Price Discrimination in Input Markets: Downstream Entry and Efficiency

27 Pages Posted: 5 Jul 2012  

Fabian Herweg

University of Bayreuth - Faculty of Law, Business and Economics

Daniel Müller

University of Bonn

Date Written: Fall 2012

Abstract

The extant theory on price discrimination in input markets takes the structure of the downstream industry as exogenously given. This paper endogenizes the structure of the downstream industry and examines the effects of permitting third‐degree price discrimination on market structure and welfare. We identify situations where permitting price discrimination leads to either higher or lower wholesale prices for all downstream firms. These findings are driven by upstream profits being discontinuous due to costly entry. Moreover, permitting price discrimination fosters entry which often improves welfare. Nevertheless, entry can also reduce welfare because it may lead to a severe inefficiency in production.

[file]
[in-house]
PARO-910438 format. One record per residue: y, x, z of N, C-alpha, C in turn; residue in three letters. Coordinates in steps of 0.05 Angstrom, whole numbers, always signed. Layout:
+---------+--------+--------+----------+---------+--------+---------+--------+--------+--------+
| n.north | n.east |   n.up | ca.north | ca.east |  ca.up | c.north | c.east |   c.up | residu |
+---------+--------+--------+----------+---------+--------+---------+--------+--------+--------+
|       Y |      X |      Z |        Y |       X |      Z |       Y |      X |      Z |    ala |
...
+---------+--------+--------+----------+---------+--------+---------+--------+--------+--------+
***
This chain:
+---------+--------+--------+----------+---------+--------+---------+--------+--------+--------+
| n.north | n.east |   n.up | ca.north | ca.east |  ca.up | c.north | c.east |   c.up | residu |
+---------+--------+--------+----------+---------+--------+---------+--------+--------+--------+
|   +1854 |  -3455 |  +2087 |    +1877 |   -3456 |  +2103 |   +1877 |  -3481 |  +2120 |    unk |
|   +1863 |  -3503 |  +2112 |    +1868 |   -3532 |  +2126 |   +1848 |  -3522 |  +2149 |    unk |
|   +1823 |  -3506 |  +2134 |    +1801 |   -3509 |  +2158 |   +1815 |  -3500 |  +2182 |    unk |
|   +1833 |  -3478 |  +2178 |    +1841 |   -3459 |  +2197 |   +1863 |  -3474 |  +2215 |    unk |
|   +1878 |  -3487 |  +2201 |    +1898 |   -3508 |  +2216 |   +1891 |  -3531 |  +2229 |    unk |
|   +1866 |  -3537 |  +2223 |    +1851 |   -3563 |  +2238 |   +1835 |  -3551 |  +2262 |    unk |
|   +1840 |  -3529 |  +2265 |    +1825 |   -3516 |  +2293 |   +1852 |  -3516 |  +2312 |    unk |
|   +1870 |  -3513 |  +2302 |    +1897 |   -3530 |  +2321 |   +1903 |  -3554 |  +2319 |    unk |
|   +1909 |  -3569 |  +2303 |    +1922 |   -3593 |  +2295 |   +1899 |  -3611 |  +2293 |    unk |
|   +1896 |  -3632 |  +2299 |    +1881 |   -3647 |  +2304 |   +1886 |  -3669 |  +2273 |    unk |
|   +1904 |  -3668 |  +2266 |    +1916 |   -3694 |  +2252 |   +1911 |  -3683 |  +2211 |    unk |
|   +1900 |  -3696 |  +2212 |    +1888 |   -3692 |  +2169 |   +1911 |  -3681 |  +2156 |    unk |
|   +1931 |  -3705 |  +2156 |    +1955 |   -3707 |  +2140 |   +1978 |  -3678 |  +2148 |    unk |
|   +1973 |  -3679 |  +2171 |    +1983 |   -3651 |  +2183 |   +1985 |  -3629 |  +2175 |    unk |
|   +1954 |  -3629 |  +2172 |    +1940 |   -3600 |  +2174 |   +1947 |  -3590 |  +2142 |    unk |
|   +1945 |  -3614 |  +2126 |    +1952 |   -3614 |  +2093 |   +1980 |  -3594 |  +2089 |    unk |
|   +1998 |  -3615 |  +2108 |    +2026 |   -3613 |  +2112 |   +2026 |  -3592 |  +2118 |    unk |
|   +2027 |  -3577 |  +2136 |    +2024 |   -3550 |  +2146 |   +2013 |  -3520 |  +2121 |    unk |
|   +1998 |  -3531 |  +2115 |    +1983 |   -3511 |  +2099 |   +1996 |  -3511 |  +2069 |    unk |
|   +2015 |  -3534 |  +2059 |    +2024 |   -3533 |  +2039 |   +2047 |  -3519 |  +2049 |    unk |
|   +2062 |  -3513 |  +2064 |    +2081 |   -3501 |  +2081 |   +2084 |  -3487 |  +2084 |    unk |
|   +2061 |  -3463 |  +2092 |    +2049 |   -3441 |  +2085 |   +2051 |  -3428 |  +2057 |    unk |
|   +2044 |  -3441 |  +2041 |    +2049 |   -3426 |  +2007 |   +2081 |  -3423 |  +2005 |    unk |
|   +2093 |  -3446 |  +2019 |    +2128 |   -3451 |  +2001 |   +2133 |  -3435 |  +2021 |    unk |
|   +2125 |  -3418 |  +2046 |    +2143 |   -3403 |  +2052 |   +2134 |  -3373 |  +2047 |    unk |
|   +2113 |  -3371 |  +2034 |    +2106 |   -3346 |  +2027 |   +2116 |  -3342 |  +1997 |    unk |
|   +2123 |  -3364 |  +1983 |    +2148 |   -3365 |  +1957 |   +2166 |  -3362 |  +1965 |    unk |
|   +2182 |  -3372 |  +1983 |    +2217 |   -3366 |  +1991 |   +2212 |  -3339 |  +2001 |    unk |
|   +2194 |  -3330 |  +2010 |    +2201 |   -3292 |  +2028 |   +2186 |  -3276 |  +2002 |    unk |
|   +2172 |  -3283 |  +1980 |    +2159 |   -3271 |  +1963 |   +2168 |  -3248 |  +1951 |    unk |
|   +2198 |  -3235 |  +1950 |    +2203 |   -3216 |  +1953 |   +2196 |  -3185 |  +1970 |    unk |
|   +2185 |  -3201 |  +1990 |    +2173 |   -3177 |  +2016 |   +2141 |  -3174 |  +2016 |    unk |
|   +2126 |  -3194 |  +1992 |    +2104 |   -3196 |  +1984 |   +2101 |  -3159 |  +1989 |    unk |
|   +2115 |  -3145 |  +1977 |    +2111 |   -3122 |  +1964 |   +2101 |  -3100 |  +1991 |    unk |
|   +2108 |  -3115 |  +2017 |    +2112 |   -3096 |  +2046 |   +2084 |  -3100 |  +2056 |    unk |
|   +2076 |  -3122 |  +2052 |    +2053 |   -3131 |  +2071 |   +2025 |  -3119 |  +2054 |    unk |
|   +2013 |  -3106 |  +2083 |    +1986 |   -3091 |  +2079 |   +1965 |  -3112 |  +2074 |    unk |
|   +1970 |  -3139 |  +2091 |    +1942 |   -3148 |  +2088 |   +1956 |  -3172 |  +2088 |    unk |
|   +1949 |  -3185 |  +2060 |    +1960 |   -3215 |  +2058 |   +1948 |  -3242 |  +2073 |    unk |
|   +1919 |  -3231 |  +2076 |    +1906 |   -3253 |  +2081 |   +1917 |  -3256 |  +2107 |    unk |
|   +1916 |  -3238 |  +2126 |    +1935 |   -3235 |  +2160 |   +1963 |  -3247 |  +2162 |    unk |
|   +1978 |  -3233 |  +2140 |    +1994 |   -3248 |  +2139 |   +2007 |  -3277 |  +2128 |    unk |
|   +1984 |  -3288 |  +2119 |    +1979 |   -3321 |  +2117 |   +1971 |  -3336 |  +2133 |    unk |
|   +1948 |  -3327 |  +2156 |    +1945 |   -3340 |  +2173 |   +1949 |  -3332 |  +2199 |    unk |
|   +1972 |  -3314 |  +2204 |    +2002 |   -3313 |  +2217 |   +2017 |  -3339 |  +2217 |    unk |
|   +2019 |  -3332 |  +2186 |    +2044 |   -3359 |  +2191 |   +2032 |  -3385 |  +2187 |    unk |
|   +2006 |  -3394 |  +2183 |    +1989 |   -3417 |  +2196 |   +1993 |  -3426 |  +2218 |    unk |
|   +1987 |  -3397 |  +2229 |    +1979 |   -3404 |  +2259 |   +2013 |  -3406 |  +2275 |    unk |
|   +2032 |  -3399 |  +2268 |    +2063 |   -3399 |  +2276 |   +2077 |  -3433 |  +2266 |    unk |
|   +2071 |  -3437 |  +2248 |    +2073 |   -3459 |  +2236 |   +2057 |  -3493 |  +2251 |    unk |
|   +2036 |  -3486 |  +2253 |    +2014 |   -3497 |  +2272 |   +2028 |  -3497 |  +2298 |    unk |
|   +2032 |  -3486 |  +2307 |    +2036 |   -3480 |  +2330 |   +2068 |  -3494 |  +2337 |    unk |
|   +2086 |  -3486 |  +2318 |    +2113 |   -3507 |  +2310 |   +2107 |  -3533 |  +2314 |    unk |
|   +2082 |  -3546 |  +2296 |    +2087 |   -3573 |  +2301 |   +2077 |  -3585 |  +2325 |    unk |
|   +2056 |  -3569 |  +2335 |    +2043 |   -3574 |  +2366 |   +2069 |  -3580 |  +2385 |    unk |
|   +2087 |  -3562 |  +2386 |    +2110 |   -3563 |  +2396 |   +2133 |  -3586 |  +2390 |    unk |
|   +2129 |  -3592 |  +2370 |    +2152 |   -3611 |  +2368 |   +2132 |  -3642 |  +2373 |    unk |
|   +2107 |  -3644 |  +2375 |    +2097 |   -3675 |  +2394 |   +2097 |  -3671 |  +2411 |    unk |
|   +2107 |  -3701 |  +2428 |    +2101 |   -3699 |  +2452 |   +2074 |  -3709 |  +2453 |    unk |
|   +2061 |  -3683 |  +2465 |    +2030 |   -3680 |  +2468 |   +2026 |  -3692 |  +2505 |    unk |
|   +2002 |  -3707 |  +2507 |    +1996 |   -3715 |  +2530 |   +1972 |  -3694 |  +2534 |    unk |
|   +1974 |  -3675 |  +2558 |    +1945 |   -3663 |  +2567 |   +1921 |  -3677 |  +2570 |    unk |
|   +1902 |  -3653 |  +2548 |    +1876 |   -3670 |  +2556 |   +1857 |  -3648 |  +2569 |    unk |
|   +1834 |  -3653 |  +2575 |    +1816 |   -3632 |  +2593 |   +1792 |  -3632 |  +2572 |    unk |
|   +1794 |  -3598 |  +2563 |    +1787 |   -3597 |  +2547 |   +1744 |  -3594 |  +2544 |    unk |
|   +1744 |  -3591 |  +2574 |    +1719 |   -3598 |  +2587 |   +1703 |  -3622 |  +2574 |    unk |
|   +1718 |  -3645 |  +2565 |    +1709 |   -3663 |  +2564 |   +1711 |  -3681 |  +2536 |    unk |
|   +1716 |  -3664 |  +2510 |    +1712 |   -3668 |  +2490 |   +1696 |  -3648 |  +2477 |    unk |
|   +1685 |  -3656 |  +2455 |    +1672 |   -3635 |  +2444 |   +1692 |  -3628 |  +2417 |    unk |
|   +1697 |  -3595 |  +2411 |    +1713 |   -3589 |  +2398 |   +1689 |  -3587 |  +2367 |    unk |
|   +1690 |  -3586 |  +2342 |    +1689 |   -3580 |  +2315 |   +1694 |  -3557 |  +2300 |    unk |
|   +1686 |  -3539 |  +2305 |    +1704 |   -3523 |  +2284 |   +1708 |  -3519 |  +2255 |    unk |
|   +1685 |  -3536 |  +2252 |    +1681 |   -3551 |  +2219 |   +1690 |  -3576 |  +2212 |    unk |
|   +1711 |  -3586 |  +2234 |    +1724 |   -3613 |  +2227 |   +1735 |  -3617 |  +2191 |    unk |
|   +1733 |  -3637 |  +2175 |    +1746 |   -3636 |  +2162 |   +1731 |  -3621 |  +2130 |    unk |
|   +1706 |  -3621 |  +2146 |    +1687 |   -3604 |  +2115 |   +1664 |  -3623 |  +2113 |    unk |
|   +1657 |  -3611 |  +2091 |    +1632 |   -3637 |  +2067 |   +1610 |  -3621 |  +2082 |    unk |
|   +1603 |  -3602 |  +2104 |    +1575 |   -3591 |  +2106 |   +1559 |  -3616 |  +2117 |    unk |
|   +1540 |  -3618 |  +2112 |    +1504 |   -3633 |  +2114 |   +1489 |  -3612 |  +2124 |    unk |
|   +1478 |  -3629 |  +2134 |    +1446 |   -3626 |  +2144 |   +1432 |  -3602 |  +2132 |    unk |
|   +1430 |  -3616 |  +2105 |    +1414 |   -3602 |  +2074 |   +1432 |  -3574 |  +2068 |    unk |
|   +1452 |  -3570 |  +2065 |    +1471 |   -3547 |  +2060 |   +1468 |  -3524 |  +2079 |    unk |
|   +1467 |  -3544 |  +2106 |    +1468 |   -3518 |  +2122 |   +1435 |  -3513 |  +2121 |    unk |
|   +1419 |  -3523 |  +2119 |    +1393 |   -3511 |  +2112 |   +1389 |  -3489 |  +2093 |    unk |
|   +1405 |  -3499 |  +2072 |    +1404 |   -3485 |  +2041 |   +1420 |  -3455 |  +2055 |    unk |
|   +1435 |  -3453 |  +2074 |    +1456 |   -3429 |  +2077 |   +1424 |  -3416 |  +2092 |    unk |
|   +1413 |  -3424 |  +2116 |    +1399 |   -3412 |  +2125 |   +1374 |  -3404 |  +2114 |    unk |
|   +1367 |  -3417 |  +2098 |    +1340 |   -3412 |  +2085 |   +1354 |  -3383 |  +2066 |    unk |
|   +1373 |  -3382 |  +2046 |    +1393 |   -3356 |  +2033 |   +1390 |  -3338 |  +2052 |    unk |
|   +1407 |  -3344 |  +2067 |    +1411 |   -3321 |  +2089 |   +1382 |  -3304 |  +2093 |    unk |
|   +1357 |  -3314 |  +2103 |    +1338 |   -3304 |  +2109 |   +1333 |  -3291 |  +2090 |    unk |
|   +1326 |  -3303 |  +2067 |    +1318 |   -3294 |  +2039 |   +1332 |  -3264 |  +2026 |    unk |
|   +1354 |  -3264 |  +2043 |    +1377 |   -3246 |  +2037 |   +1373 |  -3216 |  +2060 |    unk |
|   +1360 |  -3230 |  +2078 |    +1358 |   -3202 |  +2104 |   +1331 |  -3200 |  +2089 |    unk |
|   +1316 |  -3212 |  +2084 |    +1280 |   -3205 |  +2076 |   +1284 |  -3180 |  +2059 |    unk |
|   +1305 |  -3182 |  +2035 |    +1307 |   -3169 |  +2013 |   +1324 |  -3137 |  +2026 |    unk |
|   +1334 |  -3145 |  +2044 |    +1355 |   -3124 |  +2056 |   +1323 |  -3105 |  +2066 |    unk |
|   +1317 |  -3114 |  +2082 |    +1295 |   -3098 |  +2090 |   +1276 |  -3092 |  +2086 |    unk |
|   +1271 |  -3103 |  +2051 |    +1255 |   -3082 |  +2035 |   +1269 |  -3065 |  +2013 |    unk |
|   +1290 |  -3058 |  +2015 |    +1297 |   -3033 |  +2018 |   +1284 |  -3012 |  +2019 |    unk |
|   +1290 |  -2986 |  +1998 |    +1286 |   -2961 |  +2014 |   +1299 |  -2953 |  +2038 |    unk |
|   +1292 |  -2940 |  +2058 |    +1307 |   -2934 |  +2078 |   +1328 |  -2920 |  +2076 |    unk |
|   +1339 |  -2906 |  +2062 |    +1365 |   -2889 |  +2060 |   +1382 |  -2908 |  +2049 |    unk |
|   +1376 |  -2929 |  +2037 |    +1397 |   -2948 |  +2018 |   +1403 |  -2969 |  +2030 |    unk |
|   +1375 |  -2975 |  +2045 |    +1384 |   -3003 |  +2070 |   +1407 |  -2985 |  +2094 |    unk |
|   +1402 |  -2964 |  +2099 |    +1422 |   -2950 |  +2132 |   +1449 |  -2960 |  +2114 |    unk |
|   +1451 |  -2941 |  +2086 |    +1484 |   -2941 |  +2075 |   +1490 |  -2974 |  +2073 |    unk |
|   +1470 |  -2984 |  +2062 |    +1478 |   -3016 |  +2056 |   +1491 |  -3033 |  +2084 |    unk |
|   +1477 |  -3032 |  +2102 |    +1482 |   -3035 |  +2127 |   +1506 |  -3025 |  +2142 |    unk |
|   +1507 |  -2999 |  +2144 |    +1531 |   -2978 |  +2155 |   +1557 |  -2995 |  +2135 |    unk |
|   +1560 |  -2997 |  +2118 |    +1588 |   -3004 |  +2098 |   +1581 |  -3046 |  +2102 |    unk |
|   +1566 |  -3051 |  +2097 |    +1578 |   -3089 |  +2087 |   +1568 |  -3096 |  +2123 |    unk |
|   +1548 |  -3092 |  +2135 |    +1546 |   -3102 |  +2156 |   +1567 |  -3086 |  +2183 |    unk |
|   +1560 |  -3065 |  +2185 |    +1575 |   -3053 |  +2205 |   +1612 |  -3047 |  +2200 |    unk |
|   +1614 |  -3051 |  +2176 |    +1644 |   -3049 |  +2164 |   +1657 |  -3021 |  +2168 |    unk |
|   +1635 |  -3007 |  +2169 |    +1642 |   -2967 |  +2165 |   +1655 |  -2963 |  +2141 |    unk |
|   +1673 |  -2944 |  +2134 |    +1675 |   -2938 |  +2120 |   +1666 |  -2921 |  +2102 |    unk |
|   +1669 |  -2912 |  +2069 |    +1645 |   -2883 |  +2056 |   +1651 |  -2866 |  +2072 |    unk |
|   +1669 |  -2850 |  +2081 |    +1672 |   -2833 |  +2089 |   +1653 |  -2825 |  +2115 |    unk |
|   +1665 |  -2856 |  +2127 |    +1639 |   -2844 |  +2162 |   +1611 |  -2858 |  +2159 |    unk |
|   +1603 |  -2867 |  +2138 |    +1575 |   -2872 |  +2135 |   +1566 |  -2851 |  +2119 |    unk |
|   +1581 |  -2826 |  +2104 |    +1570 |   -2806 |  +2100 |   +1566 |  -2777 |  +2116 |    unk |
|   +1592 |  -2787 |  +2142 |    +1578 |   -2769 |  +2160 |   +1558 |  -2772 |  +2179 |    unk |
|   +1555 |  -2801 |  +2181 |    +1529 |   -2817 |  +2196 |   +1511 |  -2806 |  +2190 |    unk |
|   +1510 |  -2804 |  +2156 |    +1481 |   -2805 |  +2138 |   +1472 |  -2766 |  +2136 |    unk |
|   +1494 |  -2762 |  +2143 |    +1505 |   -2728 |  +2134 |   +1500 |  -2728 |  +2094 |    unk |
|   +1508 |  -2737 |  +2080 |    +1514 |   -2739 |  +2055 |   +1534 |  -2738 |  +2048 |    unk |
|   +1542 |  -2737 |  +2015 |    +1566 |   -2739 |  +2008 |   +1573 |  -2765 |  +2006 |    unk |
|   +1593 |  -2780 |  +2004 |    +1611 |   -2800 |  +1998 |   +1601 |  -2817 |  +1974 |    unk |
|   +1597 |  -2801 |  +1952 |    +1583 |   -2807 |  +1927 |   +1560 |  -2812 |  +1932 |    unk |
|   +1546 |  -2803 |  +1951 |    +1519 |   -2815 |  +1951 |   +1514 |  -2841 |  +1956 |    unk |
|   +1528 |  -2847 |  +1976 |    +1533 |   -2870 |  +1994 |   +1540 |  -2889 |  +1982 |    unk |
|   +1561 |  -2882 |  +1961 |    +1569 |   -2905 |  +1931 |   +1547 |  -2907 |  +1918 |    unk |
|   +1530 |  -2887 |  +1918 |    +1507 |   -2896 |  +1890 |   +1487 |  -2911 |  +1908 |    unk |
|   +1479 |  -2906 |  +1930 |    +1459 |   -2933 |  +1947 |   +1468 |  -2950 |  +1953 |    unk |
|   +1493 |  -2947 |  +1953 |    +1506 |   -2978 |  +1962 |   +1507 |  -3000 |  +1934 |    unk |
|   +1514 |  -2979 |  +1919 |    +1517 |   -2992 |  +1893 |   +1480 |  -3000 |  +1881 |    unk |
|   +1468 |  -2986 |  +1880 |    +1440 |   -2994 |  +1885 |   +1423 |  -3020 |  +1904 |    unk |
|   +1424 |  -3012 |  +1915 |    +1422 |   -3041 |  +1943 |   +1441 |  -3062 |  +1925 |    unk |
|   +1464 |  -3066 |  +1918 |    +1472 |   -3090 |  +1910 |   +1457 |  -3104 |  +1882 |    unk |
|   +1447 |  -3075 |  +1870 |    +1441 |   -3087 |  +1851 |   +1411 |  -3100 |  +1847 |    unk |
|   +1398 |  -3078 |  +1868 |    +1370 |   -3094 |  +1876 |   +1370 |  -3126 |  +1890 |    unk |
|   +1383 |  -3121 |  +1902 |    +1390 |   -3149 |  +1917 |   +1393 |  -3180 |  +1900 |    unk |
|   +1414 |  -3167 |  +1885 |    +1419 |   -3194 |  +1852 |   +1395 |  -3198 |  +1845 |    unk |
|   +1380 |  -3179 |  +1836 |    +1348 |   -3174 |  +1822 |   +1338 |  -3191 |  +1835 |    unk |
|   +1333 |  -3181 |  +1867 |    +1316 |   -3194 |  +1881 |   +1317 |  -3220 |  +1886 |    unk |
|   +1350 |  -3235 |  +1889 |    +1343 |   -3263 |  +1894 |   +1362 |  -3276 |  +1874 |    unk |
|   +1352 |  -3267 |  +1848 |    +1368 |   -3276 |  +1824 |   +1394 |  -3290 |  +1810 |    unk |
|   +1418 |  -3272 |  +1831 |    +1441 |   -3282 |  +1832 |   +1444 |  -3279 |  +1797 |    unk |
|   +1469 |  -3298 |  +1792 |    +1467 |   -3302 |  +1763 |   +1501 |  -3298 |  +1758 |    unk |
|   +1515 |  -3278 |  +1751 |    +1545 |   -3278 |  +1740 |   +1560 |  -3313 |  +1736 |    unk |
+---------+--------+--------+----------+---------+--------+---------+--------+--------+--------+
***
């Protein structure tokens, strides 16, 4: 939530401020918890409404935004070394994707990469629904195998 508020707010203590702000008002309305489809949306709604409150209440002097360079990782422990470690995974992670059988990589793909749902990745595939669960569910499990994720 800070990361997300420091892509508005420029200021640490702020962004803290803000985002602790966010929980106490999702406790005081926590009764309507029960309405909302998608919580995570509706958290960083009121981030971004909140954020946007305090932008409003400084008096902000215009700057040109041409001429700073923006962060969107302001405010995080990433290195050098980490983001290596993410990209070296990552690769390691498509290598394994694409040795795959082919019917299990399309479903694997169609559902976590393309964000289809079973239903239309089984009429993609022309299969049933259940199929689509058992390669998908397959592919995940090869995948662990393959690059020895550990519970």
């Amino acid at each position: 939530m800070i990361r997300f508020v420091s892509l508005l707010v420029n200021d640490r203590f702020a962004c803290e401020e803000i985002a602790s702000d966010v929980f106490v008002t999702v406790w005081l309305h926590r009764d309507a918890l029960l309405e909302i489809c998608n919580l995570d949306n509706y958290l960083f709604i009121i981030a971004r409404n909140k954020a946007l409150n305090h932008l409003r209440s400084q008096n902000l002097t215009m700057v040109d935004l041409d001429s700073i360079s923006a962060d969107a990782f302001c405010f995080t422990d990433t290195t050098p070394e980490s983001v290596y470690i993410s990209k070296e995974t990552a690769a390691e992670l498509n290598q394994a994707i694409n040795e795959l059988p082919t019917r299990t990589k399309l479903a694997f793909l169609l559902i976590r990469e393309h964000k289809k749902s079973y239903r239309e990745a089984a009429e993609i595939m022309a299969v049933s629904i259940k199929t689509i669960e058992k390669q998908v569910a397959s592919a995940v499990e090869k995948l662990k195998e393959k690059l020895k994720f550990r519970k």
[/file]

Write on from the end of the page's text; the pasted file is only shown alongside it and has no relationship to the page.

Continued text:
Suggested Citation

Herweg, Fabian and Müller, Daniel, Price Discrimination in Input Markets: Downstream Entry and Efficiency (Fall 2012). Journal of Economics & Management Strategy, Vol. 21, Issue 3, pp. 773-799, 2012. Available at SSRN: https://ssrn.com/abstract=2100708 or http://dx.doi.org/10.1111/j.1530-9134.2012.00344.x

Fabian Herweg (Contact Author)

University of Bayreuth - Faculty of Law, Business and Economics ( email )

Universitätsstraße 30
Bayreuth, 95447
Germany

Daniel Müller

University of Bonn ( email )

Regina-Pacis-Weg 3
Postfach 2220
Bonn, D-53012
Germany

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